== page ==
Jim Harrison’s journey as an artist seems to have begun when he first climbed onto a sign painter’s scaffold on the side of McCartha’s Hardware in Denmark, South Carolina. The Coca-Cola sign that he began that day with his mentor, J. J. Cornforth, was the first of more than 100 similar signs he painted over the next few years and shaped the future work of this South Carolinian in many ways.

Now, an established artist and writer, Harrison has more than 100 limited edition reproductions to his name. Reminiscent of his earlier experiences as a sign painter, his work is known for chronicling earlier twentieth century rural life. His strong feelings for rural America touch on every aspect of earlier ways of living, and his subjects — railroad stations, churches, one room school houses, country stores, covered bridges, and farm buildings — representing the spirit of an agrarian society.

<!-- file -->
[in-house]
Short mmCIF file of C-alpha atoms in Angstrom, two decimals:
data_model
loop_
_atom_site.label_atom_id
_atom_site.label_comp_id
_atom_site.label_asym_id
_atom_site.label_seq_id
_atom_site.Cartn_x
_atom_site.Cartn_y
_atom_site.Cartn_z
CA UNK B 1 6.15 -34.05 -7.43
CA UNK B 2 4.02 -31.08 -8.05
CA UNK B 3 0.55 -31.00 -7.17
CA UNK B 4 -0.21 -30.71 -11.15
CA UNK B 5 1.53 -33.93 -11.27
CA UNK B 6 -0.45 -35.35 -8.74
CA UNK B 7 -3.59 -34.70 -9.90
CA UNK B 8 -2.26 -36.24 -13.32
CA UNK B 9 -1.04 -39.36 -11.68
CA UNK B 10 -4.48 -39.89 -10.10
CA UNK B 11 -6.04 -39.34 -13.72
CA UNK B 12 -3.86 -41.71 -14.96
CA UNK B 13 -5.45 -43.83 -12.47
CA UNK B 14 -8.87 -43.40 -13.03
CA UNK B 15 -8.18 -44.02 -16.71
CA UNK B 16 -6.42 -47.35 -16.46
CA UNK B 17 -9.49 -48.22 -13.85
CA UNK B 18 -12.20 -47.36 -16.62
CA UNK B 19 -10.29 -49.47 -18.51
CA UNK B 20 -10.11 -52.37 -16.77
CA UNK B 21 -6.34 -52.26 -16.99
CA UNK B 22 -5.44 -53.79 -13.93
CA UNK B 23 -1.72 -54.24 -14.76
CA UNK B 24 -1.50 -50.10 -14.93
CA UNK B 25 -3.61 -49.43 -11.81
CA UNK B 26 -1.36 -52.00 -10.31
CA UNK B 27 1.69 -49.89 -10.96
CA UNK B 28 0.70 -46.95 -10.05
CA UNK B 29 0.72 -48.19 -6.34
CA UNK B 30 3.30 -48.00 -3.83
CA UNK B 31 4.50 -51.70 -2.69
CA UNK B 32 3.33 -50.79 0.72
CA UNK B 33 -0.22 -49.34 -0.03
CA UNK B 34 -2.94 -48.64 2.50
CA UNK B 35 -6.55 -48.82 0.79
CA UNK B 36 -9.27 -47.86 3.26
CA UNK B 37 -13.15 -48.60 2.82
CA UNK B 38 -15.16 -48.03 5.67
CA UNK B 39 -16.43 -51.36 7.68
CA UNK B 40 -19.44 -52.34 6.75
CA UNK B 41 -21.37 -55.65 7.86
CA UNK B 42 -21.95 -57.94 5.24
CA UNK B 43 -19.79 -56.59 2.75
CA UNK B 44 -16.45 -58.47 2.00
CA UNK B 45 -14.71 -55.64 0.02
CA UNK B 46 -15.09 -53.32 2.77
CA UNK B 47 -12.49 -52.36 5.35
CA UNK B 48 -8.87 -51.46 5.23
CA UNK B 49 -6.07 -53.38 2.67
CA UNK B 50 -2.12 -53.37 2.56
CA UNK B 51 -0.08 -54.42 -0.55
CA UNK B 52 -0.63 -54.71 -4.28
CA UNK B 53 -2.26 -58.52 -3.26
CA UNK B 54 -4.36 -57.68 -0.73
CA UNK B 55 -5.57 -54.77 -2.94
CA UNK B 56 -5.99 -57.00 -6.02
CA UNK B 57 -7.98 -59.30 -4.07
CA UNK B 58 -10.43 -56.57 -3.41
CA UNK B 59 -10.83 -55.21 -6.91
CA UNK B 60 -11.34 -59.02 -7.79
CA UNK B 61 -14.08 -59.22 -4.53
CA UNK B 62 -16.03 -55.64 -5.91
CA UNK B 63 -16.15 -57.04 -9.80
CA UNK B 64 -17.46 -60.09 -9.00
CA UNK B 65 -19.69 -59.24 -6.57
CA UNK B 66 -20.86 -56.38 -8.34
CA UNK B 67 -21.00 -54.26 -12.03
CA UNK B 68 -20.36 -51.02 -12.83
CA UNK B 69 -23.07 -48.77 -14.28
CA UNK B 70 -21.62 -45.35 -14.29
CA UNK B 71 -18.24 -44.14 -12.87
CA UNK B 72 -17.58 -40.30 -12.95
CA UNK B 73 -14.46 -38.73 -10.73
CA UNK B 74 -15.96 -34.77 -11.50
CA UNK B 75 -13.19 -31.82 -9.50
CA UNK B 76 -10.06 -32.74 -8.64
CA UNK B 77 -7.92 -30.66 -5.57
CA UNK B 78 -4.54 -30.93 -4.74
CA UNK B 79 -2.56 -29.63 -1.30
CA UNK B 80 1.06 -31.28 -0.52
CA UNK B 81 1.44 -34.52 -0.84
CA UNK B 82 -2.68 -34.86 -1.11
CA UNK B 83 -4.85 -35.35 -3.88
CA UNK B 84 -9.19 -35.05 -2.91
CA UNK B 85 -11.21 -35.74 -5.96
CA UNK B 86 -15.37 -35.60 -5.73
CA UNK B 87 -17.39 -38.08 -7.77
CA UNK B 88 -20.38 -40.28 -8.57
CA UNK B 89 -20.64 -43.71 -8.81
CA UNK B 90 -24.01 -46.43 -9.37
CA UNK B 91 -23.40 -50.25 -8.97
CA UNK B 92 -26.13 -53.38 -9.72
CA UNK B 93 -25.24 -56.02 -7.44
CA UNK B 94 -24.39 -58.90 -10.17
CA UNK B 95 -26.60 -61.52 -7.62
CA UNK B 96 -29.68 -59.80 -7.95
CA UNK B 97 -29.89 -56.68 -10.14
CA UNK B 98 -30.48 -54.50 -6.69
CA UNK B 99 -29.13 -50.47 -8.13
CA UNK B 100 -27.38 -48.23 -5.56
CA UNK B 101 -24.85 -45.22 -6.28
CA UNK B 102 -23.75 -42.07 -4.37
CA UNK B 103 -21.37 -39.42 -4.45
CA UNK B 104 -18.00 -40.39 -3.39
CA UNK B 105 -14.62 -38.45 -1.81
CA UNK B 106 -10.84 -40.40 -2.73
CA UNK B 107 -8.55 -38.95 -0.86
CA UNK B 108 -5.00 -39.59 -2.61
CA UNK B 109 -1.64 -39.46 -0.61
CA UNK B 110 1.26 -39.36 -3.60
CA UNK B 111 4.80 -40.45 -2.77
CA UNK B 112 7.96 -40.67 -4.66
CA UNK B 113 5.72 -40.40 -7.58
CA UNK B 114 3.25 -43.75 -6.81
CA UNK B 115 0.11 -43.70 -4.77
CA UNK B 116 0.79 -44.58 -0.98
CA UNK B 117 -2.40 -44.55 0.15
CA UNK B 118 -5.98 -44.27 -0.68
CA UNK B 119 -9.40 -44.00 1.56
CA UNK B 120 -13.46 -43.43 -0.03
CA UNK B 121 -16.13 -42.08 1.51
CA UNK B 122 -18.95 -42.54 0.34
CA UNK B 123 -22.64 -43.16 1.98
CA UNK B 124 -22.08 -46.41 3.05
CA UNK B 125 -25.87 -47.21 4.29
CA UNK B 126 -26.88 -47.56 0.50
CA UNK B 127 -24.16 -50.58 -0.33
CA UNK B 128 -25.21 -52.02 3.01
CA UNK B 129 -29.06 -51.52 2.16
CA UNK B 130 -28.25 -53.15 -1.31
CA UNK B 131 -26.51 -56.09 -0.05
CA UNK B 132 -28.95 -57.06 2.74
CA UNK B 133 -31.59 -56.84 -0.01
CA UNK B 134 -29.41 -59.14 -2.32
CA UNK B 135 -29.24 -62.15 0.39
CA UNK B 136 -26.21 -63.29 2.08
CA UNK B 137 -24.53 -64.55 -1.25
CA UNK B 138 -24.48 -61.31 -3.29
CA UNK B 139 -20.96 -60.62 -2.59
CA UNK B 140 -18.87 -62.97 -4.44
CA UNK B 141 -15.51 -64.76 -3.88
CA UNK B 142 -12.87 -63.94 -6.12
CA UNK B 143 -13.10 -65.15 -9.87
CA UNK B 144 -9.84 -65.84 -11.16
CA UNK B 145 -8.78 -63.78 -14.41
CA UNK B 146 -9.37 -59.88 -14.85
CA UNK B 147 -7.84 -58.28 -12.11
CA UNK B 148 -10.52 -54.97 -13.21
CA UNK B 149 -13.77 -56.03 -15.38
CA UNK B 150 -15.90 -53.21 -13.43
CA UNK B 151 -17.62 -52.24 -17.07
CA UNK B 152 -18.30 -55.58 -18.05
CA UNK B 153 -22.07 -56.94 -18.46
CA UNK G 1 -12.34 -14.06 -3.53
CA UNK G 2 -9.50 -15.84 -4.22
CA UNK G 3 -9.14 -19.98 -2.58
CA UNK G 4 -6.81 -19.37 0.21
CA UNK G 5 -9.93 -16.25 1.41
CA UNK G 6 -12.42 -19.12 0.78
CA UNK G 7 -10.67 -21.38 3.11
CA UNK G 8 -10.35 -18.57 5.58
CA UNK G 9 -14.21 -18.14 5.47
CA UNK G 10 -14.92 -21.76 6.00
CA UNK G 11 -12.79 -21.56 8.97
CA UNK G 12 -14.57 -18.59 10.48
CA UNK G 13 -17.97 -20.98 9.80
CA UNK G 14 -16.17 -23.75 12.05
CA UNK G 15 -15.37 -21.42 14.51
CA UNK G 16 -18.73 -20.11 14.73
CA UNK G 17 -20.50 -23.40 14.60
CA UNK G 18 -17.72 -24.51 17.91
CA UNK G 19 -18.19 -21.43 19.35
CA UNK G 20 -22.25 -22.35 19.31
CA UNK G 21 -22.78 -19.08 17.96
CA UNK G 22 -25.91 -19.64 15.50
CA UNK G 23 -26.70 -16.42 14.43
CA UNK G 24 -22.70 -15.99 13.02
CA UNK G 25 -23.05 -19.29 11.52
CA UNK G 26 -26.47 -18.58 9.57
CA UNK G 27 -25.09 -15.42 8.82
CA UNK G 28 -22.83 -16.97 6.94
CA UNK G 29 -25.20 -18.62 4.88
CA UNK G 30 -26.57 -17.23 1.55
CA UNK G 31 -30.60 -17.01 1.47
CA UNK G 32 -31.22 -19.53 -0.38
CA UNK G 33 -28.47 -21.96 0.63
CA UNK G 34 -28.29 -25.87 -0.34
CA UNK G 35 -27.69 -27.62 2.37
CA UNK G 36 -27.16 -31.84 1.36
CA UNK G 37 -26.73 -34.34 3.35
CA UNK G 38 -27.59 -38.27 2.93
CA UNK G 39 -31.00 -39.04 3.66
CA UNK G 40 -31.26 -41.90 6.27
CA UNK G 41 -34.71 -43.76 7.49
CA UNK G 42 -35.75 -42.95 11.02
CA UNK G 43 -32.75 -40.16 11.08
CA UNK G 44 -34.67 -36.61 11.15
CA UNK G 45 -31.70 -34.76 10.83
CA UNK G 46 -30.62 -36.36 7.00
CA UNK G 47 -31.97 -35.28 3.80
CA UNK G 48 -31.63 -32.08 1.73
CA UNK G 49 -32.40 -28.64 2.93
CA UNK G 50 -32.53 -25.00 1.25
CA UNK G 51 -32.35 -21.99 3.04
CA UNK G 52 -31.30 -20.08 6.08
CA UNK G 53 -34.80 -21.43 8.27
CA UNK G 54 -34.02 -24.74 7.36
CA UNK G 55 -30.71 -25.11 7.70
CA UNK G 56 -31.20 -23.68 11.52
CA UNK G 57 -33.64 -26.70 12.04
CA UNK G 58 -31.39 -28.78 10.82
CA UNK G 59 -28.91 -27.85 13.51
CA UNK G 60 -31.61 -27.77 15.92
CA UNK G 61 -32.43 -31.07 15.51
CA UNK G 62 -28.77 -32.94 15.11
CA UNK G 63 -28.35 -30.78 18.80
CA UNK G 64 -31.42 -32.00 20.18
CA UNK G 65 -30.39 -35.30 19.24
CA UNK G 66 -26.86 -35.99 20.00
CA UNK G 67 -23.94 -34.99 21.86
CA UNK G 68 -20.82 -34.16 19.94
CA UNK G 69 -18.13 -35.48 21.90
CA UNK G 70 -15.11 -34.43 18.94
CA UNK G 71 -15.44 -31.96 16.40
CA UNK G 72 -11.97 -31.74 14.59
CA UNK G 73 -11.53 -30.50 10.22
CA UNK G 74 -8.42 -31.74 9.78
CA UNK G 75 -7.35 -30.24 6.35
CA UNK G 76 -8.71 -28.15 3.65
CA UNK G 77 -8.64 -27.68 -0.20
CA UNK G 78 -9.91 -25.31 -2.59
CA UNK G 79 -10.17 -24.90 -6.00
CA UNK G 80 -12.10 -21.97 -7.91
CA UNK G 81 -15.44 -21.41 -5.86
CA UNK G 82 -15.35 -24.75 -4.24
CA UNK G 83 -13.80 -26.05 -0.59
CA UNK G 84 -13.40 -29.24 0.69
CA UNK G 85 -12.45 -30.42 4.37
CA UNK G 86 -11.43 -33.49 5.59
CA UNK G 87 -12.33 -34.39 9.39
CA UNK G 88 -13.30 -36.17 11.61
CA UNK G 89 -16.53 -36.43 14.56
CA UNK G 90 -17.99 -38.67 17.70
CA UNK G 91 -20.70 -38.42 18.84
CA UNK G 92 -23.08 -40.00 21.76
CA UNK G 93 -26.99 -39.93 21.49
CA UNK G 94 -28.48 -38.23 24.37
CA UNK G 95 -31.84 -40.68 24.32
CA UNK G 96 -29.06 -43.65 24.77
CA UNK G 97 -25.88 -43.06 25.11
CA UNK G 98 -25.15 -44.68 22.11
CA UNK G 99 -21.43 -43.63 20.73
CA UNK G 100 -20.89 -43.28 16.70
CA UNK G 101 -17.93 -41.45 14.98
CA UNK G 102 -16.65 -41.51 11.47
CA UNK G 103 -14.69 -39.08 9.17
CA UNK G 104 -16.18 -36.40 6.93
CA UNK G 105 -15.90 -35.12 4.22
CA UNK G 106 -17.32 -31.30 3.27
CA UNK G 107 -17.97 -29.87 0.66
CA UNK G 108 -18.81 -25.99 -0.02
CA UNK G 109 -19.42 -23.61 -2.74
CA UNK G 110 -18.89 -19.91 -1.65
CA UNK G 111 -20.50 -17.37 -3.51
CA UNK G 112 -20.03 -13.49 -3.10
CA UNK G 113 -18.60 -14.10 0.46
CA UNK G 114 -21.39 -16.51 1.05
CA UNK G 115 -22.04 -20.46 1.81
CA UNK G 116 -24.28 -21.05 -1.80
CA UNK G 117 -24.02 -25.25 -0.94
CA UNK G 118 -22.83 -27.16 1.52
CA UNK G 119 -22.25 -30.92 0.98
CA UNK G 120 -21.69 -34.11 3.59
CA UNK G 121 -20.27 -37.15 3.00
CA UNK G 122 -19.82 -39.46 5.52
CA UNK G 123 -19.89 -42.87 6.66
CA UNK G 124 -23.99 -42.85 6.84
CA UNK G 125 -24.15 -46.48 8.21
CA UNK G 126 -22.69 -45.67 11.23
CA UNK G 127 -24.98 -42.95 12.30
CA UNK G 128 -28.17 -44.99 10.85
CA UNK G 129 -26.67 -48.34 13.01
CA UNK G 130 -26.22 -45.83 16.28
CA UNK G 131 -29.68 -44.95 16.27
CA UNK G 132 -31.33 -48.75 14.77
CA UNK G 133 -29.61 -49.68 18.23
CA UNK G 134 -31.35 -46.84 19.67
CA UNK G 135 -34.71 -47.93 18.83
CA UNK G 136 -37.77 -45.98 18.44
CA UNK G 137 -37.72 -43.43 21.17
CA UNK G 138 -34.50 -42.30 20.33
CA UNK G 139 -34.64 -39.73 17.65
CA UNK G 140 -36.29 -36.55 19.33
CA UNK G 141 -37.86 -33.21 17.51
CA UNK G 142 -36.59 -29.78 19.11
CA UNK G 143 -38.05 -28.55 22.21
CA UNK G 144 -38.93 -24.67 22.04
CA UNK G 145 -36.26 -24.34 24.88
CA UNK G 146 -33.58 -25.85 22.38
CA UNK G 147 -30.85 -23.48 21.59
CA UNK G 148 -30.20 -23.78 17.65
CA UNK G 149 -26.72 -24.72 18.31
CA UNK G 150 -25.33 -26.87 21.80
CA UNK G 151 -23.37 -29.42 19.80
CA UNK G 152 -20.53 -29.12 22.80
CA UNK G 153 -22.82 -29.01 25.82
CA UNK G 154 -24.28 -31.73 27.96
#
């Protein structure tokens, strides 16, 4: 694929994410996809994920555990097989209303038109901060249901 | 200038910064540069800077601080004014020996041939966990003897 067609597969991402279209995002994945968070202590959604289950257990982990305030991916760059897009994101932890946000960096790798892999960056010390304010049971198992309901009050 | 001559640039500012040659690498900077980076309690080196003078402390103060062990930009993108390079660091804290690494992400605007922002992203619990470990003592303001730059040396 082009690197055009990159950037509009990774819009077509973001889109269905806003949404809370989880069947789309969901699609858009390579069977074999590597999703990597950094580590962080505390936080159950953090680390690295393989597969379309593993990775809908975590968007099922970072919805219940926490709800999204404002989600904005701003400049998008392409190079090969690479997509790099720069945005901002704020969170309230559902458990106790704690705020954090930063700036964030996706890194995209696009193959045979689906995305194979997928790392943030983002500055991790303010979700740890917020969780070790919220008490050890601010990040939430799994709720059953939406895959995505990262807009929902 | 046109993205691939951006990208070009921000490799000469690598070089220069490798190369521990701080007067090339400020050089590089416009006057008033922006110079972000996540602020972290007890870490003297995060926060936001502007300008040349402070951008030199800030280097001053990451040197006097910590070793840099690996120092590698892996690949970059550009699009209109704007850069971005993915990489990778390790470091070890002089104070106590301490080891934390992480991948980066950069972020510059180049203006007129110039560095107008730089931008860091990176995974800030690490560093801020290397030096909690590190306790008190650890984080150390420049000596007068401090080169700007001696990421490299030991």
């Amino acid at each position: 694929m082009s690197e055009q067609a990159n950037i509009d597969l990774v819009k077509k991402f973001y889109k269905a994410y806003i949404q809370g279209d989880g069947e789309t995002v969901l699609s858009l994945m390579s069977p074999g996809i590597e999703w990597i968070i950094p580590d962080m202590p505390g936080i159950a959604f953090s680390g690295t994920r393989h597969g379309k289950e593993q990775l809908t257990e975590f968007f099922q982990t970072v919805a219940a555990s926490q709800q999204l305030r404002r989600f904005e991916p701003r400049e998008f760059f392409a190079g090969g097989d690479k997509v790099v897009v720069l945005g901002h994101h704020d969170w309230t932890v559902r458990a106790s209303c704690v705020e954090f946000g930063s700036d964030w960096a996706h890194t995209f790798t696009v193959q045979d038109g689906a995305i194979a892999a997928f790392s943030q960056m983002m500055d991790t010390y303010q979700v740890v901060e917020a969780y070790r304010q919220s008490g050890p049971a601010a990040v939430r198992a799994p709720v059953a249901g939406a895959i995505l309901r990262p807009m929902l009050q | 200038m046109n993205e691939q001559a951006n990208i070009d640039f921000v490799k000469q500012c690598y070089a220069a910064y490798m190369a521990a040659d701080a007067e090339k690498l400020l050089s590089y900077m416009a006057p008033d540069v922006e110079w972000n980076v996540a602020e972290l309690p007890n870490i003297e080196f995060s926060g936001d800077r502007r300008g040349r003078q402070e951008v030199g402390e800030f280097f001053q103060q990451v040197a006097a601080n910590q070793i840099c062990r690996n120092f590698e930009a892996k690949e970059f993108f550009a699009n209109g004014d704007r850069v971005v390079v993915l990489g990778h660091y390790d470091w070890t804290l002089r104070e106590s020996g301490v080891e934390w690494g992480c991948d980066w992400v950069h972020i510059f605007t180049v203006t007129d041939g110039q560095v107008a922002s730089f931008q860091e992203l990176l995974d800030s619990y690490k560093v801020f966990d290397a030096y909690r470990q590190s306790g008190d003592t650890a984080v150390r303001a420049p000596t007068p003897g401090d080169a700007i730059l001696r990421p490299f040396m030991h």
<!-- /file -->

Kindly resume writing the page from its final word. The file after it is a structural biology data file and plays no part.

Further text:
“I sincerely try to put meaning to all of this in hopes it has some historical value. The subjects I’m interested in certainly need to be captured in books and on canvas. They were an important part of our past,” Harrison said. “With my art what you see is what you get. I hope that my paintings need no explanation. I simply want to communicate my message to the common man on the street who claims to have no knowledge of art but does know what he likes.”

Throughout his more than 40 years as an artist, Jim’s work has included trademarks. His extensive research into American advertising and his passion for capturing this nostalgic part of our nation’s history is evident in his work. Hammer Galleries of New York sums it up best: “Jim Harrison is the country’s leading Twentieth Century advertising artist.”


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